Apparently Northrop Grumman has developed a laser system that can successfully shoot down artillery, rocket, and mortar rounds.
I'm surprised. The Patriot system that supposedly did a good job on Scuds in the Gulf War proved on subsequent analysis to have not to have been as good as believed, and proposed Star Wars technology has had persistent problems. I had no idea we were this close to being able to blow up incoming ordinance, but the article says that in tests on August 24, even salvos of mortar rounds were successfully knocked out.
Russians call artillery 'The God of War'. Maybe we're about to become atheists.
What does this mean for warfare? I don't think it means anything for bullets for a long time to come: you can blow up an artillery shell because it has an explosive load, but a bullet you would have melt entirely, and that would require a lot more energy. There will still be bullets. But the day may soon be here that we can completely neutralize all incoming artillery, rockets, and bombs. Surely this is good. But—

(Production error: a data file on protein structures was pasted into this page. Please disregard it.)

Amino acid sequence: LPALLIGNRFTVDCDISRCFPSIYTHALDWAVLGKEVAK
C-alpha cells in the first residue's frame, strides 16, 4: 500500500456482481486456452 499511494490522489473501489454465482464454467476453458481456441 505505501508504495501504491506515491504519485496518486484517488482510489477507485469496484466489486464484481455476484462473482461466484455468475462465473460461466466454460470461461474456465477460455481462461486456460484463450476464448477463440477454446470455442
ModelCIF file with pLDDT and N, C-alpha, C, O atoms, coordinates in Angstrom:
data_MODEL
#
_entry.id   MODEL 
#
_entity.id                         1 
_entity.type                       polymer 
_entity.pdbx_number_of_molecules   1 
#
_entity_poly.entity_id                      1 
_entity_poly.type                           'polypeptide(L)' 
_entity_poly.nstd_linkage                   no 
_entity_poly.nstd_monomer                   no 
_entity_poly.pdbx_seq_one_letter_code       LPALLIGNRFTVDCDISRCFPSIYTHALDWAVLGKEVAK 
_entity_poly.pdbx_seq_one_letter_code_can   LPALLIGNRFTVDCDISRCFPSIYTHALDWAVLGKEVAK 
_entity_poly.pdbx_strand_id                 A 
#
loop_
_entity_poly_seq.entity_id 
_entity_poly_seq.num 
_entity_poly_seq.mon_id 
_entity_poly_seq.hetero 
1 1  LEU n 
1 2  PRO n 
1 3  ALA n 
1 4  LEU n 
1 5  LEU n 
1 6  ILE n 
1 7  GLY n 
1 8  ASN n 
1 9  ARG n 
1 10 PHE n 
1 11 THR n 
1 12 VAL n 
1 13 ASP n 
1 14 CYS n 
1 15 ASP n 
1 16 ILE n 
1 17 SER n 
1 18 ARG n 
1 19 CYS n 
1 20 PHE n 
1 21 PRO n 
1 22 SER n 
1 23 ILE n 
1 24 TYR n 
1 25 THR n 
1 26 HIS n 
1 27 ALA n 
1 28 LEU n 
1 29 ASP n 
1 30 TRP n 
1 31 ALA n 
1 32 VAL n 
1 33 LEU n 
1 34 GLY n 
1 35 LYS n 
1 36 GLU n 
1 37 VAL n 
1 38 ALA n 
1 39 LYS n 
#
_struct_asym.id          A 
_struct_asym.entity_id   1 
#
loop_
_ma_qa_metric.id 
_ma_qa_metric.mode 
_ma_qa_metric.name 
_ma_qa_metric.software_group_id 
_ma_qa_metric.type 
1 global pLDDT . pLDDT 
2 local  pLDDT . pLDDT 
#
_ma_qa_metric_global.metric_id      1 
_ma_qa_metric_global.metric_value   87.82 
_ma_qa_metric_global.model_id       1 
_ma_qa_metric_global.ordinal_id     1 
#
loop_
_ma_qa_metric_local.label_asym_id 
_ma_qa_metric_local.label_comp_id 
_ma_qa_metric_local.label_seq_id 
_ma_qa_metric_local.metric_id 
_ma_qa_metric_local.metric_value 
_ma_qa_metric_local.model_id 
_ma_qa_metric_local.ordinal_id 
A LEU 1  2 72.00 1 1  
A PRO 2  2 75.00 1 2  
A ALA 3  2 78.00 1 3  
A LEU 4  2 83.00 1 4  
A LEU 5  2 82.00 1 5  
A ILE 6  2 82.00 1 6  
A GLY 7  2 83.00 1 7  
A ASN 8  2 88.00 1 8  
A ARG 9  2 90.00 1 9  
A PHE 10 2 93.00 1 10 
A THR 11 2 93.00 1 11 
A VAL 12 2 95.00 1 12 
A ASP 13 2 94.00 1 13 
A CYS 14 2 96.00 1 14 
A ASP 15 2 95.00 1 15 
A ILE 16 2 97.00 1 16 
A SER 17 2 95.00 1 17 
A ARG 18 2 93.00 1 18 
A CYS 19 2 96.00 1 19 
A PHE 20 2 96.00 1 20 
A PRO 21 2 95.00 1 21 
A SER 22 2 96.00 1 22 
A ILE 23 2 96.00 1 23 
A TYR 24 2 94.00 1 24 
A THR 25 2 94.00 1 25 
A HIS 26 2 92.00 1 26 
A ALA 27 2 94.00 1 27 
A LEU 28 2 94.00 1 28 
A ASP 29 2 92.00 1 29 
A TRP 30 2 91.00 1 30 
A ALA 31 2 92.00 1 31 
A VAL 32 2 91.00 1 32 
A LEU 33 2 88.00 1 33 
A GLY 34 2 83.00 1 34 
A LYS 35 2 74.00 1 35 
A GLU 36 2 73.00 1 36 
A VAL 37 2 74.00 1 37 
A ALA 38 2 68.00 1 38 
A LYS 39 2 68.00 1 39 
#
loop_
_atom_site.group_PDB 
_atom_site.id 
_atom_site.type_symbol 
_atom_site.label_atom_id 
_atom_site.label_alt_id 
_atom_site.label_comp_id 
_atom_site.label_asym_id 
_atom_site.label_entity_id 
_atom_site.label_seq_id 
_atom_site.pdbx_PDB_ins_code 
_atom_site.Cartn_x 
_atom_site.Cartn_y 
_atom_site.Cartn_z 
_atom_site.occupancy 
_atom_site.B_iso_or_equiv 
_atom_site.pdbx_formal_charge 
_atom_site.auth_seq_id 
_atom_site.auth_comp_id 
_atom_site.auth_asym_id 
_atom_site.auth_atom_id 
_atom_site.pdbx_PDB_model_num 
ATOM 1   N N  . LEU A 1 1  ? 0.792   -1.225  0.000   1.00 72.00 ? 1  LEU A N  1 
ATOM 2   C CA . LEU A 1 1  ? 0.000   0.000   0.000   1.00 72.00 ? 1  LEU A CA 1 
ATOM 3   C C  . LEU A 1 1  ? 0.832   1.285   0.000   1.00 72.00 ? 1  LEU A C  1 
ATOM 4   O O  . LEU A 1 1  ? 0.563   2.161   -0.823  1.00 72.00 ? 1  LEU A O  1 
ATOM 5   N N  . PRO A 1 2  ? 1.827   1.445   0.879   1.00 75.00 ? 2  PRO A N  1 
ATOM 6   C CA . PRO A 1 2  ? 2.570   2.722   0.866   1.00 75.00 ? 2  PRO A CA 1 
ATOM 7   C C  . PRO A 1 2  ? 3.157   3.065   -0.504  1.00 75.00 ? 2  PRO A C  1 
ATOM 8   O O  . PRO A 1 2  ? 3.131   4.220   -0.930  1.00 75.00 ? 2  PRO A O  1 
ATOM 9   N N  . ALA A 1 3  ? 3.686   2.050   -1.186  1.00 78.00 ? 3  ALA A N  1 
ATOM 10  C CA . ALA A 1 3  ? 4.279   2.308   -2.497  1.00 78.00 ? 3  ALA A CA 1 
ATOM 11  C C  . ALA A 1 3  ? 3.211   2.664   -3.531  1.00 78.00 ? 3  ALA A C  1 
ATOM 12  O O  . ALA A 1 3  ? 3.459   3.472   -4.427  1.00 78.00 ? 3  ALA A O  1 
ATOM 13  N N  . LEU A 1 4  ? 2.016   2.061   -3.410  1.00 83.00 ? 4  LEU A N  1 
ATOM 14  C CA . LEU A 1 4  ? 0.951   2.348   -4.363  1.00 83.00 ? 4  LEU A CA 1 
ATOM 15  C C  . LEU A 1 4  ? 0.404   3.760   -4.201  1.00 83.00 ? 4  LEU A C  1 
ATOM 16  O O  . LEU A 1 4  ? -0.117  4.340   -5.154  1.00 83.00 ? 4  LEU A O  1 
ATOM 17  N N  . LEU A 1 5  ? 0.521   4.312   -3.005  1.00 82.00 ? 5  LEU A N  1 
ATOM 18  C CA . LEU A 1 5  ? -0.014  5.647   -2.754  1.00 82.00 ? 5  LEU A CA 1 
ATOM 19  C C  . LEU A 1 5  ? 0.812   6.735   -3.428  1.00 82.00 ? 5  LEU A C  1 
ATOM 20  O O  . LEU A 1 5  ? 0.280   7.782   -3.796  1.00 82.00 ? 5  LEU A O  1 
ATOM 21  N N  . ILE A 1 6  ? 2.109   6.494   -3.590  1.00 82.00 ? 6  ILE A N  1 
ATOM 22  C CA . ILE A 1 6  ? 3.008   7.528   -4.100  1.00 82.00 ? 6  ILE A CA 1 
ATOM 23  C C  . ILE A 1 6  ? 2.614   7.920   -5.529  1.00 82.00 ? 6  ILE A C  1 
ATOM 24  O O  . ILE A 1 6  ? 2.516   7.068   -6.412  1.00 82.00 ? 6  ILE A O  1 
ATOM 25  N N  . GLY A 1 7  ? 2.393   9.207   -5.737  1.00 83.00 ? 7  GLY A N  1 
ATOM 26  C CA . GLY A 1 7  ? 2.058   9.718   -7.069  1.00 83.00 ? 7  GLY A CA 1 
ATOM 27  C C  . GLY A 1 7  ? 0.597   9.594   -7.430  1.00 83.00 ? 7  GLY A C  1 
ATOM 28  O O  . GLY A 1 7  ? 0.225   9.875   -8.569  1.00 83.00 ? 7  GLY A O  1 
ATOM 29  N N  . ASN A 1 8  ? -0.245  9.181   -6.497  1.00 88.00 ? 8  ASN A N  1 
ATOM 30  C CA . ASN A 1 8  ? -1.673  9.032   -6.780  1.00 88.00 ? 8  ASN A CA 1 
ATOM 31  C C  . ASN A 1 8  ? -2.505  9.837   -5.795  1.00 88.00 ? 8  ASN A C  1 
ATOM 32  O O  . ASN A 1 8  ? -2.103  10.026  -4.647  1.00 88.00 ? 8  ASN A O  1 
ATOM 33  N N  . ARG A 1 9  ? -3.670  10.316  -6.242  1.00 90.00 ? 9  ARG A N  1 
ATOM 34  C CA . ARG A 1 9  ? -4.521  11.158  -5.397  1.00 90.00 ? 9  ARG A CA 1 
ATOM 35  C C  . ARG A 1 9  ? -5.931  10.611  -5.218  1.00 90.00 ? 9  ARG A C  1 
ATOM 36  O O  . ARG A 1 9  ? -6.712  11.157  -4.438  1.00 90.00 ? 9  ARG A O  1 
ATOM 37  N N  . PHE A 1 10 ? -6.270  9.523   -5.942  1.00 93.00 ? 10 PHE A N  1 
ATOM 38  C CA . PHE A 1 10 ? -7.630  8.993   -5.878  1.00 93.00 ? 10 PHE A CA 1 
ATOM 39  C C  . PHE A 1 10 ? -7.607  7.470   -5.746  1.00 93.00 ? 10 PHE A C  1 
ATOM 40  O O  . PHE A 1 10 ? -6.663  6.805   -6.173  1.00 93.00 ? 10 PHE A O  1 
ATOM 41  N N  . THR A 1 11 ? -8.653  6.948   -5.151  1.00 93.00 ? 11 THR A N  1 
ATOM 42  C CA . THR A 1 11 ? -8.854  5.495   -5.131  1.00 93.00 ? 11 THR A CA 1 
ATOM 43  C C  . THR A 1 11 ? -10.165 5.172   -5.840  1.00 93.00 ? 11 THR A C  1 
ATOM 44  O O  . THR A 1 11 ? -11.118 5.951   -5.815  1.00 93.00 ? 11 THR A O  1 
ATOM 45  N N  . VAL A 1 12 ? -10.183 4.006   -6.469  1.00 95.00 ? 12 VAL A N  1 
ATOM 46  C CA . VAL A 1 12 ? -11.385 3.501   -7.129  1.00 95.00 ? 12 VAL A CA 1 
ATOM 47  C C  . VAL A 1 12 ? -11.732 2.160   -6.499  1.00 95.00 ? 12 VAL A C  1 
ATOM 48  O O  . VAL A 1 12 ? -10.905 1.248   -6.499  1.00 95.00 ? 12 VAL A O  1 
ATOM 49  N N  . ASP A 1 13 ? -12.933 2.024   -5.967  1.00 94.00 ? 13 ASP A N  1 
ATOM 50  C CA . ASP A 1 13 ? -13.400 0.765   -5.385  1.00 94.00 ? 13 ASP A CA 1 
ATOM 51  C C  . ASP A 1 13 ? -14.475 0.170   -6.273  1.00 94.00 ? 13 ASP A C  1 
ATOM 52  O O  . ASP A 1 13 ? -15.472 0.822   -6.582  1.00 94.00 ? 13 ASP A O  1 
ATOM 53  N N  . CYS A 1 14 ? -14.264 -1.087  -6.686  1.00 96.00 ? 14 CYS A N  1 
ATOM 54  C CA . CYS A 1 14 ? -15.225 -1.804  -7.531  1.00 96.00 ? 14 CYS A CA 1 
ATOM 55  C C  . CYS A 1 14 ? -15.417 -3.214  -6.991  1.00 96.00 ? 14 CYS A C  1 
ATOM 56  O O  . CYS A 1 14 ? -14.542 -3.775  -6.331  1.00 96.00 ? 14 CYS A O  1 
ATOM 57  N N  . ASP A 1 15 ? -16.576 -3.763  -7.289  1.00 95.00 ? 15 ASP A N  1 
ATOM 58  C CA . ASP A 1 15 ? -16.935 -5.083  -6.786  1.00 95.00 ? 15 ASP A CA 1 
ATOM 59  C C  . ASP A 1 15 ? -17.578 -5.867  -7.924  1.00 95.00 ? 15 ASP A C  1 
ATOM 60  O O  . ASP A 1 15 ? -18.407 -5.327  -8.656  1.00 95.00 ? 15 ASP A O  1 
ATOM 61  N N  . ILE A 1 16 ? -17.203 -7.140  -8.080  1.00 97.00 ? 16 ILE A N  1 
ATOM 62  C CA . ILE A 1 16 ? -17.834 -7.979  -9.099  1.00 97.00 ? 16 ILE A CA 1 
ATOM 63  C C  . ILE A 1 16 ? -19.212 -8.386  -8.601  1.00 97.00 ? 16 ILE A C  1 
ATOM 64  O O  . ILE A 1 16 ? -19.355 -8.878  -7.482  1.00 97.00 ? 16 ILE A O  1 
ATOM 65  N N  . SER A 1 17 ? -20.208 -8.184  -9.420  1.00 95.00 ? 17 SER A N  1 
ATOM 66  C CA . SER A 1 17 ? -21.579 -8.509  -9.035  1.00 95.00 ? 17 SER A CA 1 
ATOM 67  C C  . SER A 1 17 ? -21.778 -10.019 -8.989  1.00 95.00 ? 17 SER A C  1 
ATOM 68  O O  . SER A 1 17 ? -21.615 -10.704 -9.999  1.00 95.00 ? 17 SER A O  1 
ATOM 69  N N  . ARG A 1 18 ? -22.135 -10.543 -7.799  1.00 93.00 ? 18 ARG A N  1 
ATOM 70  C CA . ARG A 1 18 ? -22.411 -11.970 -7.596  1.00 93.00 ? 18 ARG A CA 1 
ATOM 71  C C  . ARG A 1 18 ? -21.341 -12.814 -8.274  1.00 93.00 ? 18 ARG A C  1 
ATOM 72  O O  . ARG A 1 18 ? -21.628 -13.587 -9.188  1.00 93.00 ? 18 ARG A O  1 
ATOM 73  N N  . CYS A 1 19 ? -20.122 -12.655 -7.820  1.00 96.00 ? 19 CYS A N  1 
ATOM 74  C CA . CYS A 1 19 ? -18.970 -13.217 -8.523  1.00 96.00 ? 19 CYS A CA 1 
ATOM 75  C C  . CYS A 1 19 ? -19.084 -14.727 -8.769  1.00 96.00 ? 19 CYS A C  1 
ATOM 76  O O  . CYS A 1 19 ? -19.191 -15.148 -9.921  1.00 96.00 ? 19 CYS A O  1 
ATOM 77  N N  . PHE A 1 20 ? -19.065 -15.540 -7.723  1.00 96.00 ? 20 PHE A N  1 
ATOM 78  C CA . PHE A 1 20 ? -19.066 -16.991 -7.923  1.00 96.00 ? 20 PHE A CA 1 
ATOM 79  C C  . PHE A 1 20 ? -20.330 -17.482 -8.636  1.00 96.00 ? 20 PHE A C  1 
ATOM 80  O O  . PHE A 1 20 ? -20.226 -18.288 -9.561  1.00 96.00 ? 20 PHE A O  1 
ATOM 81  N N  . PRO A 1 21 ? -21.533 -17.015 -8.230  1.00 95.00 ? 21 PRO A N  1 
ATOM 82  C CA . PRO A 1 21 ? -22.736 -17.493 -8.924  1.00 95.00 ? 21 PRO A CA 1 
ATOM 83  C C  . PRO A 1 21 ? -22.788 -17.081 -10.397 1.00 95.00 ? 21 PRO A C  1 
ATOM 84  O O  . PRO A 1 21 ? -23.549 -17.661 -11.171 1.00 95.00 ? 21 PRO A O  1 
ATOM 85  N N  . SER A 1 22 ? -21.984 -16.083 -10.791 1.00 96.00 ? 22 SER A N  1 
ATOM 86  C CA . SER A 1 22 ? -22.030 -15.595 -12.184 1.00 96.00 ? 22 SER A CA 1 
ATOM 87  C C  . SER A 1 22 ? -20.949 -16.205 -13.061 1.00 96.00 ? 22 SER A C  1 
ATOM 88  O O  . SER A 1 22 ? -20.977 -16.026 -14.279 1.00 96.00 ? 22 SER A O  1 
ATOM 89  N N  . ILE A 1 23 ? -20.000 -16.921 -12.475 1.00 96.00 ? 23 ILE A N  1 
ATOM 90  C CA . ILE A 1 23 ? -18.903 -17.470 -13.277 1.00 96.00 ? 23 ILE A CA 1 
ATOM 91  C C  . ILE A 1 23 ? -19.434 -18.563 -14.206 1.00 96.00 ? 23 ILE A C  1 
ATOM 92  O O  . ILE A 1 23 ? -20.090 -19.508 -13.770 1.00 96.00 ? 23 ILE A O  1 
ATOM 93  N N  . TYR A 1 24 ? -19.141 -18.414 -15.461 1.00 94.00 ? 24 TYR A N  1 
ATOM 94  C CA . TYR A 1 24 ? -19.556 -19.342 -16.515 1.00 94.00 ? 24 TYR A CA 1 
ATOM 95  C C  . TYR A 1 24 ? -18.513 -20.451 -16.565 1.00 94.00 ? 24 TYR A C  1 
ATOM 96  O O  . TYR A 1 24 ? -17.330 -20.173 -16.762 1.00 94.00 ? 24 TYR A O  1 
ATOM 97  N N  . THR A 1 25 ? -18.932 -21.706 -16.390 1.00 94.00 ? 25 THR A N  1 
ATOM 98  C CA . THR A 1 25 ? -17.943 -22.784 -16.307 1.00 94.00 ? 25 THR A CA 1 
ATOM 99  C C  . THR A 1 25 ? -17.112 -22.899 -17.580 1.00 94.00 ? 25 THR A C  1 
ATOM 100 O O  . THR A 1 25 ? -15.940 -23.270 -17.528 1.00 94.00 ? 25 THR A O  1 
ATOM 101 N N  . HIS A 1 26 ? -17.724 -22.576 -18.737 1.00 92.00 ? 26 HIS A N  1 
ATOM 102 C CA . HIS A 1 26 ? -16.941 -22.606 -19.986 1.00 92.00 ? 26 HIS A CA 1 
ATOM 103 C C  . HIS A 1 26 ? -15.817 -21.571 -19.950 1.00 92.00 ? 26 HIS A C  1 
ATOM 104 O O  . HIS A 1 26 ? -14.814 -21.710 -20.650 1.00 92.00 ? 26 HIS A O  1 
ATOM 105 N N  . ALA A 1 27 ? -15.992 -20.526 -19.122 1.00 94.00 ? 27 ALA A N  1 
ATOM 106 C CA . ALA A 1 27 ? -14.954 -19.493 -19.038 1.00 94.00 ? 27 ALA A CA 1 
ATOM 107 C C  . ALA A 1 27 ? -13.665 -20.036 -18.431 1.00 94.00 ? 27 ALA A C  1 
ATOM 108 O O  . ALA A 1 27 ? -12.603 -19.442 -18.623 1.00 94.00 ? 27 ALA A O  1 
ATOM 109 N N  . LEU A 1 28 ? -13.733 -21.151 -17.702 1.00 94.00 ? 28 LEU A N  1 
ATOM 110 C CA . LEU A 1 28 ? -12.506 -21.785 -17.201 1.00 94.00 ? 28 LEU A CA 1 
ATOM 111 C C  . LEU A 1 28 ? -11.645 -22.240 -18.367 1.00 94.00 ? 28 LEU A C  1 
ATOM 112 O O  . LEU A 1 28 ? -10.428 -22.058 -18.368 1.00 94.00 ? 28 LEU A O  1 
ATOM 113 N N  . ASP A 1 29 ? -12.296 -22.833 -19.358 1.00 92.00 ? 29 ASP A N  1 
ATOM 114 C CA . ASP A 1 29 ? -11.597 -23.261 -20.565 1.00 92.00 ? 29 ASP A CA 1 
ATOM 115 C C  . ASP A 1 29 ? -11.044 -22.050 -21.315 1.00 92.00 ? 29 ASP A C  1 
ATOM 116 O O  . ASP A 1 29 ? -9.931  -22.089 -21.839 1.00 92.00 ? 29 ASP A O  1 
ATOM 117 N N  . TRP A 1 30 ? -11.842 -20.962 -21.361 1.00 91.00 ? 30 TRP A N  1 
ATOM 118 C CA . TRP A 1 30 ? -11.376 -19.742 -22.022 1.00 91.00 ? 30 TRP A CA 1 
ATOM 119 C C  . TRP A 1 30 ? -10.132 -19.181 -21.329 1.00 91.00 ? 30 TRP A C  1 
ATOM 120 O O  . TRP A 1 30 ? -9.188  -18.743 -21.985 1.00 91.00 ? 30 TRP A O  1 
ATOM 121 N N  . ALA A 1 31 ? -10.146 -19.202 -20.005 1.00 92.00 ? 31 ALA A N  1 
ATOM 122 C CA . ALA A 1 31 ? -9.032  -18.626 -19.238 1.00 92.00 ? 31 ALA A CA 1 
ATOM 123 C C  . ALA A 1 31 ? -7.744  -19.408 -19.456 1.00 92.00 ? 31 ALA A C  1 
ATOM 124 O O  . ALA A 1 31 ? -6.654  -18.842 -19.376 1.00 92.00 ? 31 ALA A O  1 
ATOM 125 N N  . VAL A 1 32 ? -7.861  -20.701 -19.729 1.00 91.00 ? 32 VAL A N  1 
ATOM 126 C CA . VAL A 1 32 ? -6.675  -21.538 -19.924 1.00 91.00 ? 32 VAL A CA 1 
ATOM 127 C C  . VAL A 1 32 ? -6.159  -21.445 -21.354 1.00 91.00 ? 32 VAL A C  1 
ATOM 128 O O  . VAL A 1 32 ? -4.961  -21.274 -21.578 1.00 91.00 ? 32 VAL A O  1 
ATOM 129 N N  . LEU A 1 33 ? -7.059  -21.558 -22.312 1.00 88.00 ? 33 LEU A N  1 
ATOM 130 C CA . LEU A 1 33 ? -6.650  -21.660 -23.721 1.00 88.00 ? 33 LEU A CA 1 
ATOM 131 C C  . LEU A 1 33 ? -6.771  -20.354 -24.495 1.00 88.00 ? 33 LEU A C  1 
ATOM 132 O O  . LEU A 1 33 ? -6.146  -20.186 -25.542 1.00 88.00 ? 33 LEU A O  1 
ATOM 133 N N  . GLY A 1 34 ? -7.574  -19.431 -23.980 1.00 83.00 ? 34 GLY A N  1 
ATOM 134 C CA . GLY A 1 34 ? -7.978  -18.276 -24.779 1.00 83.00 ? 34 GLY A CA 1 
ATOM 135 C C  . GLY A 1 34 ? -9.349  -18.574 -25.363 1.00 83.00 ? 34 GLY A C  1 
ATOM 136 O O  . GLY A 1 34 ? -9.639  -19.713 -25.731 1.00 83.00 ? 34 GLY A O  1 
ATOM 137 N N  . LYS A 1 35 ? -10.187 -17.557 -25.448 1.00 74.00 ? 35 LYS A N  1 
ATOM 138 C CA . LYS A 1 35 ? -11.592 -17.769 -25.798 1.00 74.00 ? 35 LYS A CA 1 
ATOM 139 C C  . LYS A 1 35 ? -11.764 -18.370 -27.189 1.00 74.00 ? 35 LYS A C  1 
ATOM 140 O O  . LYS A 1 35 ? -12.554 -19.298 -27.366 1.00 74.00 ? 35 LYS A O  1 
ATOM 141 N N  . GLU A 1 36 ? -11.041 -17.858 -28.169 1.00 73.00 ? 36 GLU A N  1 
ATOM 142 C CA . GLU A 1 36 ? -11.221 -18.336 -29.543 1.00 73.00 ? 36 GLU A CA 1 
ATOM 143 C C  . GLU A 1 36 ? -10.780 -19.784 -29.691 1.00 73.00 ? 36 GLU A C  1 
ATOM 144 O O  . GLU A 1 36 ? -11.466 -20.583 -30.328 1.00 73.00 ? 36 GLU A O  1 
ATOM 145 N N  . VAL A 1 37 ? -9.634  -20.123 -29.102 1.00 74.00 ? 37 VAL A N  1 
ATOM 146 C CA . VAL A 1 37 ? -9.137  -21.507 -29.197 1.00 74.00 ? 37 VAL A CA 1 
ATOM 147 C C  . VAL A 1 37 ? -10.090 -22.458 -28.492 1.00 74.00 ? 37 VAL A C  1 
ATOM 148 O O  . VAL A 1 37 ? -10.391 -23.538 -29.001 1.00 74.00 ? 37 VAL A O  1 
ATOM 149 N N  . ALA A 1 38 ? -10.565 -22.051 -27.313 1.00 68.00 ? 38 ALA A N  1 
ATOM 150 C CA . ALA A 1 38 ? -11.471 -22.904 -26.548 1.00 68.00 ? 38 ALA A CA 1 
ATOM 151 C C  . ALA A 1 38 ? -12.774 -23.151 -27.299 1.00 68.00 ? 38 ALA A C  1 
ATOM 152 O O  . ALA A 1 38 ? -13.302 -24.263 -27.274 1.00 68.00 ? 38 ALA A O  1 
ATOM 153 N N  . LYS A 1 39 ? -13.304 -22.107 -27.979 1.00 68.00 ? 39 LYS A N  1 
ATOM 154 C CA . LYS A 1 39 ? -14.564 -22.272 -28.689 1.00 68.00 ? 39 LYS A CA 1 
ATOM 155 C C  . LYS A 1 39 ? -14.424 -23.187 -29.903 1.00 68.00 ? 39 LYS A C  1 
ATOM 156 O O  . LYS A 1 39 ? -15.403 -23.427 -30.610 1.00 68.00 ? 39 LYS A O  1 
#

Bush said the other day that one of the problems in Iraq was that the war had been 'catastrophically successful'. I.e., it was so well fought by the Coalition that it was over very quickly, and the Baathist armed forces that would have been destroyed in war of normal length are still around, turned into guerilla fighters, and the post-war environment is more troublesome than the war was.
If the THEL system is successful, wars will become even shorter for the side which has it. Much more attention will need to be paid to the post-war situation, in which THEL will not help much.
Link via Engadget
== genkaku == (noun which takes な to function as an adjective) severe, rigid, strictness, rigor, austerity
|Inner radical is 'daring' (敢). Henshall suggests taking the left/outer radical as 'ornate building', as a mnemonic: 'Daringly ornate building is strictly solemn.'|